Depending upon how someone chooses to live, one can certainly choose to insist upon a talking cure whatever the ill. One might not be able to reliably cure cancer, for instance, by clever reframing, but if one's resigned to accepting whatever cards they're dealt, acceptance coaching might be considered an effective cure, even if it does nothing to stop the spread of the illness. Some diseases, like ill-considered brick pillars on the face of an otherwise noble foursquare, might need more than clever reframing to fix. This one will disrupt landscaping. This one will require some heavy equipment operating. This resolution will demand design and patience and buckets and buckets and buckets of cash. Once it's constructed, I'm certain that I'll find a role painting the fresh railing the proper colors and choosing the flowers to frame the fresh structure. Through it, I expect to be more of an observer than a participant. I'm much more skilled at the consequently superficial than the structural.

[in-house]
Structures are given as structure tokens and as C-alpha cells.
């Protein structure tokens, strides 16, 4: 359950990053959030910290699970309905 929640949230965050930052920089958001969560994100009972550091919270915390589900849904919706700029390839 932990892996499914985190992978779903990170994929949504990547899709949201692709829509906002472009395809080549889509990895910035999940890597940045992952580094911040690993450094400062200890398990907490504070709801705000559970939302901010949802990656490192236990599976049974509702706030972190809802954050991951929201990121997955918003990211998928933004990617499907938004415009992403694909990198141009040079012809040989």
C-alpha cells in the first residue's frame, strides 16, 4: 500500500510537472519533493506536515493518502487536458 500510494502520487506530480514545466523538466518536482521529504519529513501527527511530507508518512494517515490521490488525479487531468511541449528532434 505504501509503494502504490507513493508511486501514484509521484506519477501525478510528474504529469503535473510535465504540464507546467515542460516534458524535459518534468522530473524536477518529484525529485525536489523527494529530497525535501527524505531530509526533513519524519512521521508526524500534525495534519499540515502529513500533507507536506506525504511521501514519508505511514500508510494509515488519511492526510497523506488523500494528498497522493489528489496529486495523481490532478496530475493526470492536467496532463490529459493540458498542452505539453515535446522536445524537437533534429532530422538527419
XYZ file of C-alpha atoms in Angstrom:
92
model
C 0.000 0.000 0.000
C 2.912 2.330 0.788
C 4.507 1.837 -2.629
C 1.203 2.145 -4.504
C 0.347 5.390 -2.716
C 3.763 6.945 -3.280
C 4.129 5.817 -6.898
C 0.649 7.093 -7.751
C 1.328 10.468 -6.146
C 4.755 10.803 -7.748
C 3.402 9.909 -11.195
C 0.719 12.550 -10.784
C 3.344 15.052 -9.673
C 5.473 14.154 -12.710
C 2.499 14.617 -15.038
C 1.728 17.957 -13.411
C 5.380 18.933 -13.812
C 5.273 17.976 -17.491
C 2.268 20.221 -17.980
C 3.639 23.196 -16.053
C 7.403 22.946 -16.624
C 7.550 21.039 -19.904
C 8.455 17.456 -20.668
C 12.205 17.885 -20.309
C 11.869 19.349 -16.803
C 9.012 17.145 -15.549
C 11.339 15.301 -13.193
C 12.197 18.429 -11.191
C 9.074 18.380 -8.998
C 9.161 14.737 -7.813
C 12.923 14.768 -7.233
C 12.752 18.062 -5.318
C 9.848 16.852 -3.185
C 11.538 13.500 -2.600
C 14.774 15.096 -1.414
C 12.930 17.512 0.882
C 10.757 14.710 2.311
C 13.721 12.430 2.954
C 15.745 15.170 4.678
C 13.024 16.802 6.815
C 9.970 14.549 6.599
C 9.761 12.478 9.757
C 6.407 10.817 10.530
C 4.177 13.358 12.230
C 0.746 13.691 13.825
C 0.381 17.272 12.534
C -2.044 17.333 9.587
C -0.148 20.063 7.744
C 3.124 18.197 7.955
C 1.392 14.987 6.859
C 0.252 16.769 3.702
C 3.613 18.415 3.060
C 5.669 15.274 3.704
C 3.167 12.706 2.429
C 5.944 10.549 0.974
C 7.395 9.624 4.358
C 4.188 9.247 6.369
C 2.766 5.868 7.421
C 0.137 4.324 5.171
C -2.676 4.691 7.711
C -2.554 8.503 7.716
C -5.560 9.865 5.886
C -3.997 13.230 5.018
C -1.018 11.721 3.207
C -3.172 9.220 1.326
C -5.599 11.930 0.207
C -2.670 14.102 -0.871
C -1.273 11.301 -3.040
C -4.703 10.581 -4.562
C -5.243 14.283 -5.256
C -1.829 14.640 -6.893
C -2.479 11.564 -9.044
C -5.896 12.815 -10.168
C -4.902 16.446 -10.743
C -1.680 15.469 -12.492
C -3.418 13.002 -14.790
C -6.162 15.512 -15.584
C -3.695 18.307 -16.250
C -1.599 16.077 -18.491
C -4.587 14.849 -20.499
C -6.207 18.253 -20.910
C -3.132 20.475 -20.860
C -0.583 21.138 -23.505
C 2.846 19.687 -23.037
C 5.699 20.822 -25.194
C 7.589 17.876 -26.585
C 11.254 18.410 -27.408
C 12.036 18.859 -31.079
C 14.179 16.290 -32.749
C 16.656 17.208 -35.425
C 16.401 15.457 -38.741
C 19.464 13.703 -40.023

Sincere Superficialities
Almost to the end of April now and the season seems to need some Structural change, too. Winter's remnants have stayed with us through this passing April, keeping me off the scaffolding, preventing me from my superficial repainting of The Villa's exterior. It's okay. I've been struggling to adapt, anyway, feeling my age or maybe just lazy. I cannot tell if I'm experiencing Structural changes or merely some amplified superficial. I some days struggled to even engage and yesterday, I took most of the day off, dedicating myself to first healing before donning those damned overalls again. I'm feeling better as a result and I'm at least back up and poking my fingers at the problem this morning, just as if that might suffice for a cure. I figure that it's usually better to at least try the talking cure first, even if mumbling.

I began my writing week talking about one of the more commonly mentioned impossibles, that state maybe none of us have ever once experienced,